Capicua is a fast-acting transcriptional brake

Aleena L. Patel, Lili Zhang, Shannon E. Keenan, Christine A. Rushlow, Cécile Fradin, Stanislav Y. Shvartsman

Research output: Contribution to journalArticlepeer-review

1 Scopus citations

Abstract

Even though transcriptional repressors are studied with ever-increasing molecular resolution, the temporal aspects of gene repression remain poorly understood. Here, we address the dynamics of transcriptional repression by Capicua (Cic), which is essential for normal development and is commonly mutated in human cancers and neurodegenerative diseases.1,2 We report the speed limit for Cic-dependent gene repression based on live imaging and optogenetic perturbations in the early Drosophila embryo, where Cic was originally discovered.3 Our measurements of Cic concentration and intranuclear mobility, along with real-time monitoring of the activity of Cic target genes, reveal remarkably fast transcriptional repression within minutes of removing an optogenetic de-repressive signal. In parallel, quantitative analyses of transcriptional bursting of Cic target genes support a repression mechanism providing a fast-acting brake on burst generation. This work sets quantitative constraints on potential mechanisms for gene regulation by Cic.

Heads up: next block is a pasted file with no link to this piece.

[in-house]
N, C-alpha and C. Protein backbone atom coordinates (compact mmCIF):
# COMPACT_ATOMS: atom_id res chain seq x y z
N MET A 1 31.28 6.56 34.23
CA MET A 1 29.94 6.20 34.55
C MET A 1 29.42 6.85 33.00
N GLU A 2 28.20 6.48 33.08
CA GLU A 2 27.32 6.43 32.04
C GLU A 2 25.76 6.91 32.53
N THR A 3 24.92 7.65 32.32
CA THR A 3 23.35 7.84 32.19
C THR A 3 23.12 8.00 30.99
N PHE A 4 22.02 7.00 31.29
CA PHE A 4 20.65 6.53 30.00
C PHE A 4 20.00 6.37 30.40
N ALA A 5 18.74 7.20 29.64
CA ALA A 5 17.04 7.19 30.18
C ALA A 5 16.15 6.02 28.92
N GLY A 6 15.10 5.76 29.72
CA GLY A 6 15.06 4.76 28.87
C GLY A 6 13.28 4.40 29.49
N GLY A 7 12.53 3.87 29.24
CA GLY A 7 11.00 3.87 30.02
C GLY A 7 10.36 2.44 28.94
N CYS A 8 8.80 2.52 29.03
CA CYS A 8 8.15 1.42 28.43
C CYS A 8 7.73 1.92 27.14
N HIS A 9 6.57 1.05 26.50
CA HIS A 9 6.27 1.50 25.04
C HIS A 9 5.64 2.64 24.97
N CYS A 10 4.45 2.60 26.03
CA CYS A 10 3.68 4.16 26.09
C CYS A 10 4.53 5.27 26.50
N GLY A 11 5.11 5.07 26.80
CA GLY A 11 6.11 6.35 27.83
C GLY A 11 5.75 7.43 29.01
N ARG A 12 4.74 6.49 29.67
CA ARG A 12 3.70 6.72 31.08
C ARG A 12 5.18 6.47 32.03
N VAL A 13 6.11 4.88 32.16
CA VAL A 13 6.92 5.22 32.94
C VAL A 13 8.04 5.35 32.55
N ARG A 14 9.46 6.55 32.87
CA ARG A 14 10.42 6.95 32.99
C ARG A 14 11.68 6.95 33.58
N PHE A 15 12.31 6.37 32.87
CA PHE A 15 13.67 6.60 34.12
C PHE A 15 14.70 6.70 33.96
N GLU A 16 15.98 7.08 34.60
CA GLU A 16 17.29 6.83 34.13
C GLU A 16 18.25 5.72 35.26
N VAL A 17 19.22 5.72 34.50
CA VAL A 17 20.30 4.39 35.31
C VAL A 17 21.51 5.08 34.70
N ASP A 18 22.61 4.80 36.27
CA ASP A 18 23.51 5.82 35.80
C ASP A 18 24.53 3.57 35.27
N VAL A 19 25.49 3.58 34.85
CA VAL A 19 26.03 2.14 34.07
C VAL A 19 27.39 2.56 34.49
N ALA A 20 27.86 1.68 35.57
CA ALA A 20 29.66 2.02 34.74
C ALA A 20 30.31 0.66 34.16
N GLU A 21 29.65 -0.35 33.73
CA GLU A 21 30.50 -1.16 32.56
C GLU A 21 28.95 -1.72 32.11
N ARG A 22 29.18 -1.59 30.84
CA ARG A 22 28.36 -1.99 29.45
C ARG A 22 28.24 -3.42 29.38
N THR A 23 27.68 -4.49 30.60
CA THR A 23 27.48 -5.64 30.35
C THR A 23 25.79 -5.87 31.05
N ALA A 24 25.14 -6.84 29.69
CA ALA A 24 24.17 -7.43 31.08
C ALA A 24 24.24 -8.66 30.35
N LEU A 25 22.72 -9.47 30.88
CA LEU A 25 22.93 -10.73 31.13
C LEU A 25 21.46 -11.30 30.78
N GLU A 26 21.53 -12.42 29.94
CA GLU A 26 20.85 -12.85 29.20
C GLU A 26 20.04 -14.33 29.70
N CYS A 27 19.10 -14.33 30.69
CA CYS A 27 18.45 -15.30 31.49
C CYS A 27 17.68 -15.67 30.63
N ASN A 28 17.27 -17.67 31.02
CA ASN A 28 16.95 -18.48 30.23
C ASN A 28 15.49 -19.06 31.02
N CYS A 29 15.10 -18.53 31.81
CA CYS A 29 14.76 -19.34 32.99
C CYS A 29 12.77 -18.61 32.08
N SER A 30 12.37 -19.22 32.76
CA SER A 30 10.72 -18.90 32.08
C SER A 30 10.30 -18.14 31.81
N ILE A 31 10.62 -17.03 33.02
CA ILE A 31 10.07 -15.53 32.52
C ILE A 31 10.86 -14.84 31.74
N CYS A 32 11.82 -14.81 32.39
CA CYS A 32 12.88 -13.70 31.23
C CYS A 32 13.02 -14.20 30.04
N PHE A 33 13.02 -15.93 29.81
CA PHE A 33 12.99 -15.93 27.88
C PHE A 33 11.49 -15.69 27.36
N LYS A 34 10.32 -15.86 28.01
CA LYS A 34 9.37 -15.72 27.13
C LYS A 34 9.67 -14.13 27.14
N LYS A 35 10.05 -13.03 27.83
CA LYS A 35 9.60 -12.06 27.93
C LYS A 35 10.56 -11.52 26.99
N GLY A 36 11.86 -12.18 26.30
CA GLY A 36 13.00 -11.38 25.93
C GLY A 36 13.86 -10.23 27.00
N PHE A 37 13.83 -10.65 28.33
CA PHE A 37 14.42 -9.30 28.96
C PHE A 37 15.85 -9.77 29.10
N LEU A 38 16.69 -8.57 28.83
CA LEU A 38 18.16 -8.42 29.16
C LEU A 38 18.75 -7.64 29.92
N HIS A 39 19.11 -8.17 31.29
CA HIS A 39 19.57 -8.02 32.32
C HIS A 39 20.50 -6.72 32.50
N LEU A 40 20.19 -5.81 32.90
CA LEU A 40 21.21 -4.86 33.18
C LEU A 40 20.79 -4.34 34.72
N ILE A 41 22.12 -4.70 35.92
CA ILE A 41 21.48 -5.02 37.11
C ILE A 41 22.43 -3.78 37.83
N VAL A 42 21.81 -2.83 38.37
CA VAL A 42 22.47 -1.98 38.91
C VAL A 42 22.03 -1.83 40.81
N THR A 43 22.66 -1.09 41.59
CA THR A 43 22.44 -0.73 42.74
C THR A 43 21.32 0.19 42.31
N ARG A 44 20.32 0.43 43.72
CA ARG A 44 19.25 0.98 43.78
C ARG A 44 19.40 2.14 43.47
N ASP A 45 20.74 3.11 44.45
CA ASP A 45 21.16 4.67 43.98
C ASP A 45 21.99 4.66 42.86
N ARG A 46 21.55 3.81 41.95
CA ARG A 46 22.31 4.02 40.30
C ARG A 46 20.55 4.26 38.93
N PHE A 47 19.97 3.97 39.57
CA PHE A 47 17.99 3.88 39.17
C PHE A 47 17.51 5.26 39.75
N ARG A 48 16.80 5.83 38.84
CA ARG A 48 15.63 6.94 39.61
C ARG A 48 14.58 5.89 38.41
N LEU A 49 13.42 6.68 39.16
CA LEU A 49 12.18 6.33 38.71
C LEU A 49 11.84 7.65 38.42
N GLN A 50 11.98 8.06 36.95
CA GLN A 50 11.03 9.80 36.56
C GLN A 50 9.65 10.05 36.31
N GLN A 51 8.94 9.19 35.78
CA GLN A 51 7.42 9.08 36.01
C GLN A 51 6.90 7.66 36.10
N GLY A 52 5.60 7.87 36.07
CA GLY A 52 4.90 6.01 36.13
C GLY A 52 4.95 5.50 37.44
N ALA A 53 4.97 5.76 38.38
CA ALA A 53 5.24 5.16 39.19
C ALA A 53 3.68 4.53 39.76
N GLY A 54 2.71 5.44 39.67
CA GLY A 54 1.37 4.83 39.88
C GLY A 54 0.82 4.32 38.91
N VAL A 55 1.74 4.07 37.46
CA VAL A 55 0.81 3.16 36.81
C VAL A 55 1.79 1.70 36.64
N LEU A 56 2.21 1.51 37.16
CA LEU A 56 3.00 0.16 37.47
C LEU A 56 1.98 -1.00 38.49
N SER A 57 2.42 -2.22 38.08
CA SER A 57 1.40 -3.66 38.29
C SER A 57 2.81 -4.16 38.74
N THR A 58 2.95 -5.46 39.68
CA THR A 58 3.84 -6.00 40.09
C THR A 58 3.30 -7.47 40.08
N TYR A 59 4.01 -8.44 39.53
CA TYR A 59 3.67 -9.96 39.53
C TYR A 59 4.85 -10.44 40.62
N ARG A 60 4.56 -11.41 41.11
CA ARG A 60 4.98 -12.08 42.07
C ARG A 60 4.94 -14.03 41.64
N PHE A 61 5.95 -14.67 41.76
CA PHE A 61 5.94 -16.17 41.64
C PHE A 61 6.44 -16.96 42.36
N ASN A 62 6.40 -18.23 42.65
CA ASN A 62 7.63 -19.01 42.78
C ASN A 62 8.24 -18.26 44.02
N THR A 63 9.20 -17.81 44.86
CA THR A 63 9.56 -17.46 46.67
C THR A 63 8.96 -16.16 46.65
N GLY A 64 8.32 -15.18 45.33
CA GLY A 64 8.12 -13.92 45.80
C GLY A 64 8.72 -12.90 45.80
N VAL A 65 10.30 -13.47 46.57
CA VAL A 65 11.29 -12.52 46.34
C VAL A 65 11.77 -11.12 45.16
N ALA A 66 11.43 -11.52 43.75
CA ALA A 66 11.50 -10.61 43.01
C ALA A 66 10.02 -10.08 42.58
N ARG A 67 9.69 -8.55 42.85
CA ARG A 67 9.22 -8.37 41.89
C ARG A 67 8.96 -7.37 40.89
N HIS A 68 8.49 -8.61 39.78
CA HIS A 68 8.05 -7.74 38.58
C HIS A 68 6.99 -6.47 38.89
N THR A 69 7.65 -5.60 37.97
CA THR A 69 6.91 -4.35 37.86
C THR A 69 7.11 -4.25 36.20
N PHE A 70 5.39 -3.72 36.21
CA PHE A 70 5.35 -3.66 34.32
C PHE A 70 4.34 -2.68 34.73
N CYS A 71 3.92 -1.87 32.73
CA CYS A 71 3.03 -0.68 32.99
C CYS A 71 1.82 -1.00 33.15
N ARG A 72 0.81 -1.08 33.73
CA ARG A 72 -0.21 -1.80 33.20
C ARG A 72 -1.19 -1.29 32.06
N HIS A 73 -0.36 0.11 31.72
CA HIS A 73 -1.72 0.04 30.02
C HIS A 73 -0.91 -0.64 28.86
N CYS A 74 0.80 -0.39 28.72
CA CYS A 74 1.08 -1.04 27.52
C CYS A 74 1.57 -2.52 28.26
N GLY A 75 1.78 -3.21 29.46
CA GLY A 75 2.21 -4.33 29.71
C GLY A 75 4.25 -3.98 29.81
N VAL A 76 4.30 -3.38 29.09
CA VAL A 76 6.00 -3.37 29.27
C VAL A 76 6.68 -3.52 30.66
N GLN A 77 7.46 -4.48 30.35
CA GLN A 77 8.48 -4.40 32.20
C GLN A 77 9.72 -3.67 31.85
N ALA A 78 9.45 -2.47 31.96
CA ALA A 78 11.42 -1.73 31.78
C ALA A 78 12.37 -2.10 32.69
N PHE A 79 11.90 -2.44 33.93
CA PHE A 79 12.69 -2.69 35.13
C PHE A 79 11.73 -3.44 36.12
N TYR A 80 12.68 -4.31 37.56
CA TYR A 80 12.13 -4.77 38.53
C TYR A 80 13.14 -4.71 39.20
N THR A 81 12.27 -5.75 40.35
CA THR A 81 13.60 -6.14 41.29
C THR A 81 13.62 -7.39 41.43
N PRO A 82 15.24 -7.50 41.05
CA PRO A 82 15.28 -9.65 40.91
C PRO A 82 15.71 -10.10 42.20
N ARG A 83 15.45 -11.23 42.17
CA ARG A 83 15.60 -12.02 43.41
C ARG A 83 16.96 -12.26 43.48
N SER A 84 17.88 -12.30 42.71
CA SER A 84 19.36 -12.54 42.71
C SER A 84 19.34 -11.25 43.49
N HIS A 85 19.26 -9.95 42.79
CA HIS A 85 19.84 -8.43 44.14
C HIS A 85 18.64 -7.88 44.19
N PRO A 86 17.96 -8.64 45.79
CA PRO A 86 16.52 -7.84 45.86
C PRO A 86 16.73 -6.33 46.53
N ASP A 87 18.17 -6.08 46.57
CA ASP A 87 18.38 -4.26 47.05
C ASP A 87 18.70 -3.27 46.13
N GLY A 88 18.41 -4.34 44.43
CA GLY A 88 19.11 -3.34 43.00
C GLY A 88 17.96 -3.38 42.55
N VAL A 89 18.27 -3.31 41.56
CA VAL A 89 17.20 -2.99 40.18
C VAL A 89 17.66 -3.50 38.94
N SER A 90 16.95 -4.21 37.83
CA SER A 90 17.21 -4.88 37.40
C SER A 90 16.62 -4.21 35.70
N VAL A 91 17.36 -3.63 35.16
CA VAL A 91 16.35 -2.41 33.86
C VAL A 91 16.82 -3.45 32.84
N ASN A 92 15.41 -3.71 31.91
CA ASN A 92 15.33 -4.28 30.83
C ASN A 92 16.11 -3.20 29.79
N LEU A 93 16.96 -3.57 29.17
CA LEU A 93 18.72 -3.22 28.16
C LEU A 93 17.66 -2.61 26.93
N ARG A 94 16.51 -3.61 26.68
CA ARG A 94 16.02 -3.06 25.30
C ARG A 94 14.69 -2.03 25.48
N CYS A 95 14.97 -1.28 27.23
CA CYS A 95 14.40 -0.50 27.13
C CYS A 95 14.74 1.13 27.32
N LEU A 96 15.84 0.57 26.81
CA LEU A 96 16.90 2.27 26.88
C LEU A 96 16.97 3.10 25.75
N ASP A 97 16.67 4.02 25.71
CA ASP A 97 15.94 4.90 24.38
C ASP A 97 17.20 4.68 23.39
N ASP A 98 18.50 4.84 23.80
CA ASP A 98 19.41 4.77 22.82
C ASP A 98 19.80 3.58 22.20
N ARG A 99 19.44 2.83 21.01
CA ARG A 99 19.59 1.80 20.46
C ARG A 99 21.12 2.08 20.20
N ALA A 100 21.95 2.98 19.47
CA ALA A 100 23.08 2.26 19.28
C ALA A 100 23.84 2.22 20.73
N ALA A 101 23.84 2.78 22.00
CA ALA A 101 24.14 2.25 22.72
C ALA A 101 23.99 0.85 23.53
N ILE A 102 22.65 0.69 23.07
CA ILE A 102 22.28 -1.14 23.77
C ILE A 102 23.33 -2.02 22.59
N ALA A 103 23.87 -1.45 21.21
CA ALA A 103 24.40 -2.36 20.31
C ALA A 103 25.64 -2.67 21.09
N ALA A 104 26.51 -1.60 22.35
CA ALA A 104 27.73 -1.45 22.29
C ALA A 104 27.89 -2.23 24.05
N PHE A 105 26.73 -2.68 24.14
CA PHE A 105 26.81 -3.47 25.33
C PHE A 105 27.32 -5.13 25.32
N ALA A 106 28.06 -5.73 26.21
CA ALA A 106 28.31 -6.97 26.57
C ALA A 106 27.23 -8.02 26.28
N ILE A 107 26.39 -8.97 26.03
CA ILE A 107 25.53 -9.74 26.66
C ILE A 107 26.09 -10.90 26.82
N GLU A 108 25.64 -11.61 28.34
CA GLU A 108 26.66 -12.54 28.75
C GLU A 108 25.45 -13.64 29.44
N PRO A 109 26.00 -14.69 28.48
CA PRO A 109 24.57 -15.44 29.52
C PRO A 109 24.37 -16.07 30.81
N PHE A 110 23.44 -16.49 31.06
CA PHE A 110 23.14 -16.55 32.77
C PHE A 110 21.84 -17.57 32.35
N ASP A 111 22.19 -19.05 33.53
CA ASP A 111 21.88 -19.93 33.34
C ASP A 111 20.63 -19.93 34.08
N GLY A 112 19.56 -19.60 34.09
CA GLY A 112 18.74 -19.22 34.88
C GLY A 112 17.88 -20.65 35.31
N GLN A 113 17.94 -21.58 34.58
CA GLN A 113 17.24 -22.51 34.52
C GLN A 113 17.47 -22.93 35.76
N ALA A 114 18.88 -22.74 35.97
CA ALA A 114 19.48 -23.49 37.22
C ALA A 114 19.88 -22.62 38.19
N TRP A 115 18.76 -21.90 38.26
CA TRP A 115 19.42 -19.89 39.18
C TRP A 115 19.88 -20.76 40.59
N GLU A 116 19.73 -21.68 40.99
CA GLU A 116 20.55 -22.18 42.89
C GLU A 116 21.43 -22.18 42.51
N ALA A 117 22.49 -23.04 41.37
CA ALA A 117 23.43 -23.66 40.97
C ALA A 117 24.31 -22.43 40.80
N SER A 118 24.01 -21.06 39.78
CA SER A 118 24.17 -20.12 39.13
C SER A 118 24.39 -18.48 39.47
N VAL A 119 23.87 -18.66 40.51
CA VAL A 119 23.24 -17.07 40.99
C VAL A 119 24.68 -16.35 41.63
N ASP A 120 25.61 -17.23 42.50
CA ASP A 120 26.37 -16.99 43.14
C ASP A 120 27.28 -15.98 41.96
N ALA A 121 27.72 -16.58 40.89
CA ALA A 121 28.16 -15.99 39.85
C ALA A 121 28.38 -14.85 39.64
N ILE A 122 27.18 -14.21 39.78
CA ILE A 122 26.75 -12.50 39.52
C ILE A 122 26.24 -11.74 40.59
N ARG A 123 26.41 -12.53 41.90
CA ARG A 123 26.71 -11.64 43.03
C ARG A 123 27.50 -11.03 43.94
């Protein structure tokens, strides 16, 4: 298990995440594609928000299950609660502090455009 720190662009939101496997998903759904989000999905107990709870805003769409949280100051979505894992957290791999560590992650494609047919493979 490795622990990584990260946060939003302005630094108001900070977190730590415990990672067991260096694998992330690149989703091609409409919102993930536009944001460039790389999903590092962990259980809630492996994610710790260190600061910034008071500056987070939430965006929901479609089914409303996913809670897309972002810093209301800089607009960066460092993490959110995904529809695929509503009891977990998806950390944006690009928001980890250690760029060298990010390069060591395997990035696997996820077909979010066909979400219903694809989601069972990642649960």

Original languageEnglish (US)
Pages (from-to)3639-3647.e5
JournalCurrent Biology
Volume31
Issue number16
DOIs
StatePublished - Aug 23 2021

All Science Journal Classification (ASJC) codes

  • Neuroscience(all)
  • Biochemistry, Genetics and Molecular Biology(all)
  • Agricultural and Biological Sciences(all)

Keywords

  • Capicua
  • Drosophila
  • ERK signaling
  • bursting
  • photoswitchable MEK
  • repressor
  • transcription

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